African leaders, including Uganda’s Yoweri Kaguta Museveni, are this week expected to sign a Continental Free Trade Area agreement that will seek to reduce trade restrictions and increase trade amongst the 54 nations.
But there’s a hurdle.
The 190 million rich population and market of Nigeria will not sign the Free Trade Area agreement.
A statement issued by the Presidency of Nigeria and quoted by AFP, an agency says the Nigerian President Muhammadu Buhari will not be joining other Afican leaders in Kigali this week.
Nigeria is Africa’s largest producer of oil and also Africa’s largest economy and its absence will knead at the move by the African Union to make Africa the biggest trade bloc in the world.
In the reasons advanced, Nigeria says the deal is rushed and hasn’t taken broad consultations from business leaders and the Private sector.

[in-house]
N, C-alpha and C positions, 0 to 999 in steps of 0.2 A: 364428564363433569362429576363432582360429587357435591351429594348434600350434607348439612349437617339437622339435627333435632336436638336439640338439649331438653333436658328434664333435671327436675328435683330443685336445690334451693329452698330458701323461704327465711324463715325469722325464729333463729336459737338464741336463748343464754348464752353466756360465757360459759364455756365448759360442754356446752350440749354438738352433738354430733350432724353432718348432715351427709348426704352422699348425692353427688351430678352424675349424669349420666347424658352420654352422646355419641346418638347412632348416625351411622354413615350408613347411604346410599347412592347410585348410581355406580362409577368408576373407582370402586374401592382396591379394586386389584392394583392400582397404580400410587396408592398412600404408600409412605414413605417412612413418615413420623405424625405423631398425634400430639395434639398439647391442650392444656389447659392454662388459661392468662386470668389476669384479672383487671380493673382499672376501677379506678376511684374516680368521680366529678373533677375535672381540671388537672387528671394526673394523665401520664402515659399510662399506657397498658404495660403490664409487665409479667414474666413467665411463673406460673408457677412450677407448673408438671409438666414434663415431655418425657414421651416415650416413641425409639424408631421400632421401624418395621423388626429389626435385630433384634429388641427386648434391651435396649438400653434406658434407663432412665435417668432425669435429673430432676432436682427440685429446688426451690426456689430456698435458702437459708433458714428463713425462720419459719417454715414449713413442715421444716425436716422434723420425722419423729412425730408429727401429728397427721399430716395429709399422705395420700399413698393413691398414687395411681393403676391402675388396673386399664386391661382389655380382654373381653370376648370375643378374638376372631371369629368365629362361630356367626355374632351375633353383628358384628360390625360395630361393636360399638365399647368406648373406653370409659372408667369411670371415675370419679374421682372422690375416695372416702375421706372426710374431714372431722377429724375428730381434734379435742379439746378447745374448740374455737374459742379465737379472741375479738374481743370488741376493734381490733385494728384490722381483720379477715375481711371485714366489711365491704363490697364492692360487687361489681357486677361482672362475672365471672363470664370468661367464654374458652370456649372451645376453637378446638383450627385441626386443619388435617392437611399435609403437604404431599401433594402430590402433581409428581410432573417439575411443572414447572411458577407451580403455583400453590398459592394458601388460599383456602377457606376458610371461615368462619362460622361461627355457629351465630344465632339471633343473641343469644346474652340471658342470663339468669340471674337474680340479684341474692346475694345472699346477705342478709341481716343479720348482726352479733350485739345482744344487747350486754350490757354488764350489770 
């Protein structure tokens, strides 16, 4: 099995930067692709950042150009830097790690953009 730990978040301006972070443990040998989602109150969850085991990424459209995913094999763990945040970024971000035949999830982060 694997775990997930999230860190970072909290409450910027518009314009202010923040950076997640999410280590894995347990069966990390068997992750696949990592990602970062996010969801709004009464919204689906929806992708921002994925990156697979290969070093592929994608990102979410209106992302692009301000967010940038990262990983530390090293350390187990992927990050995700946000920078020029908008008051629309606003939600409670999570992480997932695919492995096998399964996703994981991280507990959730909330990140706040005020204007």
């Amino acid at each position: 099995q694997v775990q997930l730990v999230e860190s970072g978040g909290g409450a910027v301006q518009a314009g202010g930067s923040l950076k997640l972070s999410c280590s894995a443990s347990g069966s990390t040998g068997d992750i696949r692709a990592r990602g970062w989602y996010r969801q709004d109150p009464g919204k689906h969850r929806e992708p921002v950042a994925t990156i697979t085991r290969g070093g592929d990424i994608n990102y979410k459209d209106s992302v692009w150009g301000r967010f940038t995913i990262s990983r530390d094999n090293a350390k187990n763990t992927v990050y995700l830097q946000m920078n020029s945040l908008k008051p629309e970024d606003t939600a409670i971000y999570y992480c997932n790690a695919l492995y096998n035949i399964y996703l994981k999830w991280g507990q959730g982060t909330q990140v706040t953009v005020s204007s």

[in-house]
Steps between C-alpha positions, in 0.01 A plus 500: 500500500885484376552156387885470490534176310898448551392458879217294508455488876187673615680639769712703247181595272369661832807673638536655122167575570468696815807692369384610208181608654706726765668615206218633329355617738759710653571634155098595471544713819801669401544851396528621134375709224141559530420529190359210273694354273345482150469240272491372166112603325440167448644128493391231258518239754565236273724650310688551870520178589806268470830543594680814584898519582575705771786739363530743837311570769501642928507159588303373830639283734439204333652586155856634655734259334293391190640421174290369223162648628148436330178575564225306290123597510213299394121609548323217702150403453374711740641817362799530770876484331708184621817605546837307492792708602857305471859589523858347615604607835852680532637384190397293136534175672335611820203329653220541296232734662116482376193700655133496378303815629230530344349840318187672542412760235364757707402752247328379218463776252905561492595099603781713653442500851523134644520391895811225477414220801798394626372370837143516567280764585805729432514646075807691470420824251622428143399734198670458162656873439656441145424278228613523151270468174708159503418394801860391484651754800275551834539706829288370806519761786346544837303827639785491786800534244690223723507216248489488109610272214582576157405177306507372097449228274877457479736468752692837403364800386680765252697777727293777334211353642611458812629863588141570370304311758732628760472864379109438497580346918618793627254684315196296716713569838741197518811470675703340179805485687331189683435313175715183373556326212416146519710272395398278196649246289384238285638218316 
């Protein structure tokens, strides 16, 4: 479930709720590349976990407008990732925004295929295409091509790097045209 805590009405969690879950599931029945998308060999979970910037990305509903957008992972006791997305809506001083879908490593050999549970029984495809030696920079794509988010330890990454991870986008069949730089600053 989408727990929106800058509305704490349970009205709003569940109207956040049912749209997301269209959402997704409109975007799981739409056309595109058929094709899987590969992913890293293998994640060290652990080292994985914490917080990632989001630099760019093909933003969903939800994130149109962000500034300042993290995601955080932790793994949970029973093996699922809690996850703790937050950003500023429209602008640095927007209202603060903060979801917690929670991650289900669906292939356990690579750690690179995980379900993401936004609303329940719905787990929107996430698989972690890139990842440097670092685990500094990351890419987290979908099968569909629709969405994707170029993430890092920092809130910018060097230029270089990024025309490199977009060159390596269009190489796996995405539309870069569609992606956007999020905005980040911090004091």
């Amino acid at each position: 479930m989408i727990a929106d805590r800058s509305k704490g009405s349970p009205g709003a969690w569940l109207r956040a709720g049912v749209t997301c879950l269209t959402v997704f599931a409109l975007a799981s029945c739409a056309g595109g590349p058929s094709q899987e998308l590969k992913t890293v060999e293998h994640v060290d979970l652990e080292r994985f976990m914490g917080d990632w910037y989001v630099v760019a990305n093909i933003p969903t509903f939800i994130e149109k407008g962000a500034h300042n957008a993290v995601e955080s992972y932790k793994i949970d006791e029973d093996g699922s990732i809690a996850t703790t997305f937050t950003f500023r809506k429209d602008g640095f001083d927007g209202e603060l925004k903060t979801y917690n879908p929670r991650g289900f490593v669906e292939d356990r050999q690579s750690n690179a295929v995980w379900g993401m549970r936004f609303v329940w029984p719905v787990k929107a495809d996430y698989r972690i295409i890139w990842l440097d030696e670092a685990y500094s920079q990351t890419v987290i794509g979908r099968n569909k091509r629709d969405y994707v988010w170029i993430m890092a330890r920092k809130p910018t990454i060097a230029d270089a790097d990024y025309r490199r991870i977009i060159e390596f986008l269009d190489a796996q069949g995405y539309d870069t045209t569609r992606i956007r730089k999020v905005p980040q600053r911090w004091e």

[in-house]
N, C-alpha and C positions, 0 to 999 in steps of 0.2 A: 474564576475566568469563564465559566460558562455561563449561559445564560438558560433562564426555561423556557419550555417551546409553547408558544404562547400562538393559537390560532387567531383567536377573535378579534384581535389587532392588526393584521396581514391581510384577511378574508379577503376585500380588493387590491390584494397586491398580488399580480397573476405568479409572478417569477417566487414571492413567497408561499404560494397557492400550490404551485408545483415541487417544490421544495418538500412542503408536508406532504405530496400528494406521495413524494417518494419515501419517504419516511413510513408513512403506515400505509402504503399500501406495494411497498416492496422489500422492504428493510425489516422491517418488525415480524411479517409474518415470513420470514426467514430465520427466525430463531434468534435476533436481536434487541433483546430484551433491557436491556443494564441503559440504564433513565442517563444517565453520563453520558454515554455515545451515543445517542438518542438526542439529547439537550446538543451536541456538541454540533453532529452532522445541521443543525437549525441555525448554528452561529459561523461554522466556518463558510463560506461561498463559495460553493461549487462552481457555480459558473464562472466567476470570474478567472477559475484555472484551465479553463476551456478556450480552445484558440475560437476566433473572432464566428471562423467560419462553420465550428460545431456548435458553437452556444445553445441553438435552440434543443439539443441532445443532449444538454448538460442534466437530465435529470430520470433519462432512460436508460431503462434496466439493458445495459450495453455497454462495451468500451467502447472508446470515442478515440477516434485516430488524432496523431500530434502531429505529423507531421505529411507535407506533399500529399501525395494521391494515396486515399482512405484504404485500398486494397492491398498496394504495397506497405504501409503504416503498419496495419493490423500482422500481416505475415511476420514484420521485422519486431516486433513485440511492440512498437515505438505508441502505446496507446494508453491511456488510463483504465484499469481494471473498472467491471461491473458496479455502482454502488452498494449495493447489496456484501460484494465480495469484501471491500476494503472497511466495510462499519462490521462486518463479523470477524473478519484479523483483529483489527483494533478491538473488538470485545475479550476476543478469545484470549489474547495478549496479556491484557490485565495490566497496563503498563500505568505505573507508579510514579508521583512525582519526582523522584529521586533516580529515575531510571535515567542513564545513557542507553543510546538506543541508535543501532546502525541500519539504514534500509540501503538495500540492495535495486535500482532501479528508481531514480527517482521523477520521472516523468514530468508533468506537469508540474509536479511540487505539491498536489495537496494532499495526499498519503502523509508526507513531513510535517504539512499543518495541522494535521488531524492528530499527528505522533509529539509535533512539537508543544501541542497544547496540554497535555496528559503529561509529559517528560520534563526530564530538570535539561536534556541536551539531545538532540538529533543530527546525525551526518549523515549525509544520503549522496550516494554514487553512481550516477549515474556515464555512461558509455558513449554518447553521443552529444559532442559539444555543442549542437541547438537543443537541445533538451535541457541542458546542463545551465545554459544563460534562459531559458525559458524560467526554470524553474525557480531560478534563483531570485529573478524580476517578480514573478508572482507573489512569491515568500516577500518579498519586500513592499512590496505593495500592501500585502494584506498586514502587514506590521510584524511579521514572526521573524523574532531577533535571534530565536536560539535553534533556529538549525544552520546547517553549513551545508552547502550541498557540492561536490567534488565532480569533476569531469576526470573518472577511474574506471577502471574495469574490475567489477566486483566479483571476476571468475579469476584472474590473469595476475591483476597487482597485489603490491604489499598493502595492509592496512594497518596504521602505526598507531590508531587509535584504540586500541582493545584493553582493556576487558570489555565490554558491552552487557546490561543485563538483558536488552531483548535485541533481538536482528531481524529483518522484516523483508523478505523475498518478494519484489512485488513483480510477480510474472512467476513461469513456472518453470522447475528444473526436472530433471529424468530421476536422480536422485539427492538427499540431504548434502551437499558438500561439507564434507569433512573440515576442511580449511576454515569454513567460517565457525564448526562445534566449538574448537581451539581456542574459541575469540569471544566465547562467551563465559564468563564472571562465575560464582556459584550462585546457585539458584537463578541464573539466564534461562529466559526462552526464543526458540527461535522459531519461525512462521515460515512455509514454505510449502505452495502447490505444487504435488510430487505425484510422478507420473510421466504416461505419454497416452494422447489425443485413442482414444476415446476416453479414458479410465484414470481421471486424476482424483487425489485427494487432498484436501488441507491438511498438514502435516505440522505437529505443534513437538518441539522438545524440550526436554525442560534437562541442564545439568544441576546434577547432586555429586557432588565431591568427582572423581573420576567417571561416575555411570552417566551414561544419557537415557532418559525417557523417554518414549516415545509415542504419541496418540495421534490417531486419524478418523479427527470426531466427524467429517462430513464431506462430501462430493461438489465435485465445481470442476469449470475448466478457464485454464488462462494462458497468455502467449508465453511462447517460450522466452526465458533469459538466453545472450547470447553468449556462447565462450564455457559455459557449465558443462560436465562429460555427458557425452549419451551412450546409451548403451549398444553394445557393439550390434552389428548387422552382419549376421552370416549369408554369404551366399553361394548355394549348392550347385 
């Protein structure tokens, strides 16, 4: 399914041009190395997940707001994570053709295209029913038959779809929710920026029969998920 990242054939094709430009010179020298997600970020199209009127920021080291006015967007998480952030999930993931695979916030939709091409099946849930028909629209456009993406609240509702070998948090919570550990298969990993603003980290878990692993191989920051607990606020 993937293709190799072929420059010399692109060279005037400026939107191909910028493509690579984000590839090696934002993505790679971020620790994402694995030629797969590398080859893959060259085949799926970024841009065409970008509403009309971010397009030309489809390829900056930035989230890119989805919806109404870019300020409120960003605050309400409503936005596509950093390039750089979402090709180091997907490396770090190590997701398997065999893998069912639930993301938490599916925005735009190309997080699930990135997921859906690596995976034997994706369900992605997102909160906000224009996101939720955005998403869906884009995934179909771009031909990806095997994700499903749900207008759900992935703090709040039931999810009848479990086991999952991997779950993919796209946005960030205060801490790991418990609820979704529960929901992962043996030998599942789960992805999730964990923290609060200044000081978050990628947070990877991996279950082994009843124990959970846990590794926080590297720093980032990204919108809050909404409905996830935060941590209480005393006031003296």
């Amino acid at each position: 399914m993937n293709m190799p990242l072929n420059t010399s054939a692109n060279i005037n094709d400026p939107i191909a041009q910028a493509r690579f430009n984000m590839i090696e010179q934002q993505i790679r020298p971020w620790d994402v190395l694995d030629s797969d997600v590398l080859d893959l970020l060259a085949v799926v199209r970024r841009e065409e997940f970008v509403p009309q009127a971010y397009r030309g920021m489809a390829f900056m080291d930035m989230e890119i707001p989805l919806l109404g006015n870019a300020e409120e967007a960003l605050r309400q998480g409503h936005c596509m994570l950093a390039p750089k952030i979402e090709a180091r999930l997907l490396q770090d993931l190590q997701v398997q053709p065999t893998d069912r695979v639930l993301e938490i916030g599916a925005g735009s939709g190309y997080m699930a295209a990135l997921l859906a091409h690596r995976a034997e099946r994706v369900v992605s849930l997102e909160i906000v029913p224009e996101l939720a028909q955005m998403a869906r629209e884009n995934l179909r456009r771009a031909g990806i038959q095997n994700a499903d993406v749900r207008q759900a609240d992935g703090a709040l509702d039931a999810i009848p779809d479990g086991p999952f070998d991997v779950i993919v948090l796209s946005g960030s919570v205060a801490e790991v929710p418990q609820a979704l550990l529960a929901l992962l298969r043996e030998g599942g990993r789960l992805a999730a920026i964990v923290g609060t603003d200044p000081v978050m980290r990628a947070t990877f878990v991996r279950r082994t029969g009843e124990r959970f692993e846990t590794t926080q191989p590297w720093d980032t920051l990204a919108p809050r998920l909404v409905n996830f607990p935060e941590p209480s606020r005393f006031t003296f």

The African Union is yet to comment on the pull out of Nigeria.
Speaking at the opening of the summit, Rwanda’s foreign affairs minister Louise Mushikiwabo said the agreement is a key milestone that is capable of bringing a stronger Africa.
She also said all Permanent Representatives had reviewed the contents of the agreement.
Under the African Union agenda 2063 that is geared towards unity, African states pledged to create a Continental Free trade Area to ease trade amongst African countries.
In the last year alone, trade between African countries was at 14% and valued in the region $3.4 billion. For a continent of 1.2 billion people, the largest market in the world, this figure is a low hanger.
If signed into law, the Continental Free Trade Area will make Africa the second biggest trade area in the world after the World Trade Organisation.
Uganda, the region’s biggest food market, already has a delegation in Kigali and the President is expected to arrive in Kigali by Wednesday.